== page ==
An update to Texas’ photo voter ID law passed the Senate two weeks ago, but the Texas House only took up the election integrity legislation on Monday. Rather than continue to wait, the House Elections Committee held a hearing on a companion bill to Senate-passed SB 5 – which was approved on March 28 and sent to the lower chamber but never referred by the Speaker to a House committee for action.
Lt. Gov. Dan Patrick set SB 5 as one of his top legislative priorities for 2017. “Nothing is more critical to our democracy than the integrity of the voting process. Photo Voter ID is essential,” Patrick said.
- Allows any eligible voter without a photo ID to cast a regular ballot by signing a “reasonable impediment declaration” and showing alternate forms of identification;
- Allows voters 70 and older to use expired photo IDs when voting at the polls (Texas voters 65 and older already have the option to vote by mail, which doesn’t require an ID);
- Let all voters use IDs that have been expired for up to two years;
- Puts into statute a program started by the Texas Secretary of State in 2013 for mobile units to provide free election identification cards for eligible voters statewide; and
- Makes intentionally lying on voter declarations a third-degree felony.
Questions arose in both the House and Senate about just how much in-person voter fraud occurs in Texas. Brantley Starr from the Texas Attorney General’s office testified Monday that tracking local prosecutions across the state is difficult. Of course, prosecutions aren’t an accurate indication of the number of offenses. Voter impersonators are nearly impossible to catch and prosecute, as by definition their true identities are unknown – they lie at the polls.
As the Texas House panel considered fixes to Texas’ voter ID law that follow the directive of the Fifth Circuit Court of Appeals, a federal district judge responded to a Fifth Circuit directive to reconsider her 2014 ruling that the law was passed with discriminatory intent.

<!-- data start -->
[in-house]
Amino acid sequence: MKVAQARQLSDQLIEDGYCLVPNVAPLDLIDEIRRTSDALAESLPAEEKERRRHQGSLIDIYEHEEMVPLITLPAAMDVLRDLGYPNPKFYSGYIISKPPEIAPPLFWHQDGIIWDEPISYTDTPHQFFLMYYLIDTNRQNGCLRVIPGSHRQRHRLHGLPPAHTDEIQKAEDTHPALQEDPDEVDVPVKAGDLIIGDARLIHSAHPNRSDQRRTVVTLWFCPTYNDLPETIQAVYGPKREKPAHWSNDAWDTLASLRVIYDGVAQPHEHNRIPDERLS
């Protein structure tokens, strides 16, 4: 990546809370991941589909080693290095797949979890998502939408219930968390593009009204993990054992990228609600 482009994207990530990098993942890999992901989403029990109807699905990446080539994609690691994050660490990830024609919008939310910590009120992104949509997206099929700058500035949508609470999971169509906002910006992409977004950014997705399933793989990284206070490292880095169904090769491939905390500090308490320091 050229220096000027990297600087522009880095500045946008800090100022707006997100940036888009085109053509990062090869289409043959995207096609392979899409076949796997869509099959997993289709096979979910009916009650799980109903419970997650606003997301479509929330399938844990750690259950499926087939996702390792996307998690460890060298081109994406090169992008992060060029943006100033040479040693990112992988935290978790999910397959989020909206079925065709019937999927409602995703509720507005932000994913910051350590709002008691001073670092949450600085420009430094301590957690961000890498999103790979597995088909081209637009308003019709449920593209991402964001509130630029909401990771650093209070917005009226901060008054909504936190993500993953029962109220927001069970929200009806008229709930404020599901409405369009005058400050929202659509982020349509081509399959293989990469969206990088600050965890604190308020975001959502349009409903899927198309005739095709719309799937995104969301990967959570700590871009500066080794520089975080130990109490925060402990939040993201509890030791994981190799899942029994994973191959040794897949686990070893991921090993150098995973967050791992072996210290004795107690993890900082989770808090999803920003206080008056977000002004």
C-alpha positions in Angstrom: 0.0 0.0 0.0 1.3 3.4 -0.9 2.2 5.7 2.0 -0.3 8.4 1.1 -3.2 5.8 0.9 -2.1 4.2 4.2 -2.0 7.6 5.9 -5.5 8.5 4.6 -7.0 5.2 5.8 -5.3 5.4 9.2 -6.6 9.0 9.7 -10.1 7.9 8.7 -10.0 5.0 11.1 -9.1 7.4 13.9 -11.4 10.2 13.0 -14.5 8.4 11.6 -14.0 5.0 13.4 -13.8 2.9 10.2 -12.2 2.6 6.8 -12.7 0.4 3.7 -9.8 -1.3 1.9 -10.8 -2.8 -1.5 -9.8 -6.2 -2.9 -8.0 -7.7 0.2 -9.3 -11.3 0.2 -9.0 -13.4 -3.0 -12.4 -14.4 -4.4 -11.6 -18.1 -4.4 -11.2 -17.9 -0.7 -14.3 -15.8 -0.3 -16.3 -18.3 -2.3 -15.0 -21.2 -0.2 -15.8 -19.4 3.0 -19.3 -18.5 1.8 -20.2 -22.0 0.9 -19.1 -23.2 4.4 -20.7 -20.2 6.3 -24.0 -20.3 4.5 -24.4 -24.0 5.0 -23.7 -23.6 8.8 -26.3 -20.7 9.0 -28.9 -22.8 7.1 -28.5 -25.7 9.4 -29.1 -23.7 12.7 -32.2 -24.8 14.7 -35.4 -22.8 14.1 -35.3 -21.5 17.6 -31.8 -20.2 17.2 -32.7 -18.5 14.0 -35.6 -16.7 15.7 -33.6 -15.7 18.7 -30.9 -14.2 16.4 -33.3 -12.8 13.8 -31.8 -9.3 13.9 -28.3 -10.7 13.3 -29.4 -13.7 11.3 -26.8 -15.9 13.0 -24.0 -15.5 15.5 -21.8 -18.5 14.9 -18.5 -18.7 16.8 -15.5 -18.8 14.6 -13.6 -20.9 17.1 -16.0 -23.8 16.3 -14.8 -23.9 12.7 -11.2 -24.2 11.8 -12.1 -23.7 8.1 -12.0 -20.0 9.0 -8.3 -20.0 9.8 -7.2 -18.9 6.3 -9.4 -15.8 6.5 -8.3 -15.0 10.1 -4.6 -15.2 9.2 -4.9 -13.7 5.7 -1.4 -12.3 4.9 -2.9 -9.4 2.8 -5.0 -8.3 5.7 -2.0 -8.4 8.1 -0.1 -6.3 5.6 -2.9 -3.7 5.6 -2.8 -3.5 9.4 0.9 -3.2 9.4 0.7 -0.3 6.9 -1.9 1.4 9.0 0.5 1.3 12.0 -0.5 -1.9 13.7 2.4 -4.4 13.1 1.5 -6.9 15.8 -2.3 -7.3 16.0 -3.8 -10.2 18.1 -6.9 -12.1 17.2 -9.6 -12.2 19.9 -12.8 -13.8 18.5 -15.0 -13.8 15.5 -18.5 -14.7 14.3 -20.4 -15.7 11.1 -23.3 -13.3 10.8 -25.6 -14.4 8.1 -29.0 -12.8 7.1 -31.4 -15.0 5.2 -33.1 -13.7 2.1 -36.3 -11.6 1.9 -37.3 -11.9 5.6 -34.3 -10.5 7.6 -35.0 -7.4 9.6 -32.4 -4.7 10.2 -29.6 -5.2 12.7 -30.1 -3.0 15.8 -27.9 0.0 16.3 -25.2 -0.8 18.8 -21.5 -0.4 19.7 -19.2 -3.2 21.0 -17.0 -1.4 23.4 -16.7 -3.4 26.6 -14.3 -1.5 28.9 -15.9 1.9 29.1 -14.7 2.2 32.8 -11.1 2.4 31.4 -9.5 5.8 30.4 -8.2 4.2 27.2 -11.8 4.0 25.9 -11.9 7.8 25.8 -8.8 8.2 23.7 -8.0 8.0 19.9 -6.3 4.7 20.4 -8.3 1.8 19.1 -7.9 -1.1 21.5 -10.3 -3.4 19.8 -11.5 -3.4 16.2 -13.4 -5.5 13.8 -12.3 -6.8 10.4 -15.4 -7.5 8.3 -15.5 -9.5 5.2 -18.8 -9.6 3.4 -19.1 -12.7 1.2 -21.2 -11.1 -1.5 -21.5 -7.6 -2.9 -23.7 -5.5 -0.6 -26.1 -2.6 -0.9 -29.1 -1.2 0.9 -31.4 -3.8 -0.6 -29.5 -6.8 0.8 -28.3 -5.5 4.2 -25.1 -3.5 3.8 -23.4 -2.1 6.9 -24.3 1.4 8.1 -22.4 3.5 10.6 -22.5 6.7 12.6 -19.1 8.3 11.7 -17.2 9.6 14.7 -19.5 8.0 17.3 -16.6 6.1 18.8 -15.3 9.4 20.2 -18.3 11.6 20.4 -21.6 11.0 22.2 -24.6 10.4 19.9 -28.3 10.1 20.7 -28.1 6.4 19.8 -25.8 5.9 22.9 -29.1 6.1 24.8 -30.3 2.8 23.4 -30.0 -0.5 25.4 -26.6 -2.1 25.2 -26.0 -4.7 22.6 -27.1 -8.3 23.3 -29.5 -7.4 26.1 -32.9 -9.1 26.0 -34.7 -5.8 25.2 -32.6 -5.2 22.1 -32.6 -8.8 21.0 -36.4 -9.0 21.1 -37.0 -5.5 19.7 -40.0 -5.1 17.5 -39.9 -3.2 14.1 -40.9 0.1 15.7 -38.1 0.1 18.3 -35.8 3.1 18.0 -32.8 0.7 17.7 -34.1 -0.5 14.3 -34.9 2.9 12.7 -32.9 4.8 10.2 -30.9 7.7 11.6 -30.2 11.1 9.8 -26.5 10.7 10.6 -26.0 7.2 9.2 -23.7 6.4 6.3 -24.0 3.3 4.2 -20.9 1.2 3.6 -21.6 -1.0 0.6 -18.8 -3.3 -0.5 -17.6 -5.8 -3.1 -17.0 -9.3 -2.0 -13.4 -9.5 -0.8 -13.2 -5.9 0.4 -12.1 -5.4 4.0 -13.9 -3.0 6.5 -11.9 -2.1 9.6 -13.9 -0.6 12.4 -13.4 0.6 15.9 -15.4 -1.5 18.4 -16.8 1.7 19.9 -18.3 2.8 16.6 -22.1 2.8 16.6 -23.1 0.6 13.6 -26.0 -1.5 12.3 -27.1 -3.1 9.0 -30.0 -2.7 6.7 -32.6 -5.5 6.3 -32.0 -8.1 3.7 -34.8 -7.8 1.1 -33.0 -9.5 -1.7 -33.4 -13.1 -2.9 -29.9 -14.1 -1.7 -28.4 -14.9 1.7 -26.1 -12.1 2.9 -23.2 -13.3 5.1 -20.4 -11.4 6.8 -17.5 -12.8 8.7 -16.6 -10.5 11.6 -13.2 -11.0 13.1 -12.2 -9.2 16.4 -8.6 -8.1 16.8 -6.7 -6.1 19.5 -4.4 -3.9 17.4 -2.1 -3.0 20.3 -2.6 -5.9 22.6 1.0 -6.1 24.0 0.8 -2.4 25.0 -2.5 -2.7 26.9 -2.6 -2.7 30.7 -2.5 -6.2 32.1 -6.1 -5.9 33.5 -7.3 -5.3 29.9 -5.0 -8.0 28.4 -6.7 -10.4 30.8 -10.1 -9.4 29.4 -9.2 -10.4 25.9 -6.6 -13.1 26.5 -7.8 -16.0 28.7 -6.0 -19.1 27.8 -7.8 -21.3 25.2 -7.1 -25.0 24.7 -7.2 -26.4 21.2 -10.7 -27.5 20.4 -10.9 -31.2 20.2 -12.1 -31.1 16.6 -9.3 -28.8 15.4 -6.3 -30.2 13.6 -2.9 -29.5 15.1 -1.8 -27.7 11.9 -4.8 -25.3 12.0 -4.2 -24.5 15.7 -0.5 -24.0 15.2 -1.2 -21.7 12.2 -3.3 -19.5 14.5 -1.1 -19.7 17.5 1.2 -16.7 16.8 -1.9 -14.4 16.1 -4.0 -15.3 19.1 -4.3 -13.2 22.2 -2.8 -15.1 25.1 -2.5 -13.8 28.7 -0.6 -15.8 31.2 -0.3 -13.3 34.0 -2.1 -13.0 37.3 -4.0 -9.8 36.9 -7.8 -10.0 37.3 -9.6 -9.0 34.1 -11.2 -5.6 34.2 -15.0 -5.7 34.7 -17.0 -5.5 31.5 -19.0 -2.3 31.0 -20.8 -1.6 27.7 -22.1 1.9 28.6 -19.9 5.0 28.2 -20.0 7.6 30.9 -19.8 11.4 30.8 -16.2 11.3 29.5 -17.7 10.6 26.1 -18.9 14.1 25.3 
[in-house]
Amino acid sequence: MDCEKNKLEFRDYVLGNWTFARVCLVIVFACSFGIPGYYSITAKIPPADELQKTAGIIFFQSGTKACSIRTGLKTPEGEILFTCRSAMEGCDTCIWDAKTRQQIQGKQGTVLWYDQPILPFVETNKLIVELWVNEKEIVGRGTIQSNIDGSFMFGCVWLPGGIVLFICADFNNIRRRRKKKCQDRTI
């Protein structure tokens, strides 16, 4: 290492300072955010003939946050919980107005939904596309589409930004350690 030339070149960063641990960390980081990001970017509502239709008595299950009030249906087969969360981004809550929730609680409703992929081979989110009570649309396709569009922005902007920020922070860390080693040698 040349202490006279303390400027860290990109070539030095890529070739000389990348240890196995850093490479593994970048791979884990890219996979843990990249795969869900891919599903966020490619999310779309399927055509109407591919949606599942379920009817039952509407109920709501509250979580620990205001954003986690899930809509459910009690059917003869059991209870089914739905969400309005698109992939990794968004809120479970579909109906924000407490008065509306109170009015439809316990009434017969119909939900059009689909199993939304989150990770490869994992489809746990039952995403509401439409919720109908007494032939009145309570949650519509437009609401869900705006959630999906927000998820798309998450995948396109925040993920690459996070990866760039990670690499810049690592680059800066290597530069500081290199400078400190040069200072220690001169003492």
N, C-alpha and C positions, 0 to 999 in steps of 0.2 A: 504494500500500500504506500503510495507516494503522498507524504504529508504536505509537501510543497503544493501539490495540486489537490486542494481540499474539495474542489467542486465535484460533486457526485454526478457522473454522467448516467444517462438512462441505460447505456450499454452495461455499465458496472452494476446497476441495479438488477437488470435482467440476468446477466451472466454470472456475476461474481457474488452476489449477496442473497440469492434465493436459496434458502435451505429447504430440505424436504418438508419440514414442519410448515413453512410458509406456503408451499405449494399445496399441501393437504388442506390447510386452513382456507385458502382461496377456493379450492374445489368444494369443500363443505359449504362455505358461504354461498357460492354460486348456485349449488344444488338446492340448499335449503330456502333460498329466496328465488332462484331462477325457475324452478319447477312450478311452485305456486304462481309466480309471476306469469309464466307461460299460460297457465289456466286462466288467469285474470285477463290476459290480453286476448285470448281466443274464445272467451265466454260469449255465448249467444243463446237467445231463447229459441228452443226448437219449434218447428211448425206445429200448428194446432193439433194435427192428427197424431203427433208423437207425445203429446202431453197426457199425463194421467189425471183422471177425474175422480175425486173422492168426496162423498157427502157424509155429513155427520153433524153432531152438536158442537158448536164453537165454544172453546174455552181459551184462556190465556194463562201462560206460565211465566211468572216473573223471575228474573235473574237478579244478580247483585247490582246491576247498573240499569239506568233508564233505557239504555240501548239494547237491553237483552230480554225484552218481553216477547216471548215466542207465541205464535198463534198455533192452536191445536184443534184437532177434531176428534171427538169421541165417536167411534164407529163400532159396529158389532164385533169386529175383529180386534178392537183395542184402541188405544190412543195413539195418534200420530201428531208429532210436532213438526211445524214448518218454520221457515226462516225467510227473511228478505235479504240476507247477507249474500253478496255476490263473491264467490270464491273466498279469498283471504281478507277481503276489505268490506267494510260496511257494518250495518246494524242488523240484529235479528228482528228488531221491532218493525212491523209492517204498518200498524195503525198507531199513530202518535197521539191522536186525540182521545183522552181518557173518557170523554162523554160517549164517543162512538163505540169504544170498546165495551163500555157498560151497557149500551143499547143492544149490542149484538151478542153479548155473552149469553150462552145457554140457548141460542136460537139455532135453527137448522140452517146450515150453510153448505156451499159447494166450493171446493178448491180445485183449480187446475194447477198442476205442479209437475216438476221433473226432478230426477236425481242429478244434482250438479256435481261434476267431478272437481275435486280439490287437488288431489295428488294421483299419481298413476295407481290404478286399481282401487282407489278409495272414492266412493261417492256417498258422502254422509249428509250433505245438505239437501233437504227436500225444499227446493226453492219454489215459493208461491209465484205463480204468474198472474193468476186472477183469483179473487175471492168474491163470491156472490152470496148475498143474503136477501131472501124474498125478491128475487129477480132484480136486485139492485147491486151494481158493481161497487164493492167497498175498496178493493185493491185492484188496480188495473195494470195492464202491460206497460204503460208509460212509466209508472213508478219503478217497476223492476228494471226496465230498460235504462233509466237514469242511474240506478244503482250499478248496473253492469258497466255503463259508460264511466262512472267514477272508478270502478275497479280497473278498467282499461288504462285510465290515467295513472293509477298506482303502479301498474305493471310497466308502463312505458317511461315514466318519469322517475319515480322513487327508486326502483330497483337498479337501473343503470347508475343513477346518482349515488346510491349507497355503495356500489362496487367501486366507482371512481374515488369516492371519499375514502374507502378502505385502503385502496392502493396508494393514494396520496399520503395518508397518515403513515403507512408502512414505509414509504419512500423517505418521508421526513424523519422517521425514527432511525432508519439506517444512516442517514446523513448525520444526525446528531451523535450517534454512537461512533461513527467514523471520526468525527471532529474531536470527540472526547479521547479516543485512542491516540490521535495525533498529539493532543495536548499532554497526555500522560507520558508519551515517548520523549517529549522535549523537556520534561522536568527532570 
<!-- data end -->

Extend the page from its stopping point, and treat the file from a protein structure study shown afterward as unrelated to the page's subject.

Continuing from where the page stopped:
In 2016, a majority of 15 Fifth Circuit judges agreed that “infirmities” in U.S. District Judge Nelva Gonzales Ramos’ ruling on the state’s original photo voter ID law SB 14 required them to reverse her judgment that “SB 14 was passed with a racially discriminatory purpose.”
Despite the appellate court’s misgivings and reversal, on remand Ramos reached the same “infirm” conclusion: that Texas lawmakers passed voter ID “with a discriminatory purpose in violation of Section 2 of the Voting Rights Act.”
Ramos’ reasons for concluding intentional racial discrimination didn’t change either. In addition to disparate impact, a statistical determination that courts conflate with discriminatory disparate treatment; past discriminatory practices; and “a pattern of conduct unexplainable on non-racial grounds,” Ramos cited “extraordinary procedural tactics used to rush SB 14 through the legislative process.”
Those “extraordinary” tactics included assigning SB 14 “emergency” status, a common practice that allows bills to be voted on during the first 60 days of a legislative session, and creating a Select House Committee on Voter ID to consider the bill – this after prior attempts in 2007 and 2009 to pass voter ID legislation stalled.
Ramos added that “the bill did nothing to address mail-in balloting, which is much more vulnerable to fraud” – a common red herring of voter ID opponents and one that ignored the multitude of anti-mail ballot fraud bills filed in the Texas legislature over the past several sessions.
Judge Ramos will consider separately whether Texas’ voter ID law continues to have what the Fifth Circuit ruled were “discriminatory effects” after the legislative session ends, taking into account updates included in SB 5/HB 2481. A status conference is scheduled for June 7.
The U.S. Department of Justice is no longer a plaintiff in the discriminatory purpose claim. Both they and the State had asked Ramos to wait until after legislative updates were passed to rule on that claim.
As debate over the impact of the law continues, a just-released study of non-voters in Harris County and CD-23 in the 2016 general election found that Texas’ voter ID law stopped no eligible voter from voting. According to the study by the University of Houston Hobby School of Public Affairs:
While the photo ID law at least partially discouraged some people from voting, an actual lack of a state approved photo ID kept virtually no one (only one non-voter among the 819 surveyed) from turning out to vote in 2016.
Photo voter ID was upheld by the U.S. Supreme Court as constitutional in 2008, but it remains a contentious issue as left-wing groups continue to gin up discrimination claims and liberal judges grant them favorable rulings. Voter ID is likely headed back to the Supreme Court as Texas looks to implement its modified election integrity law.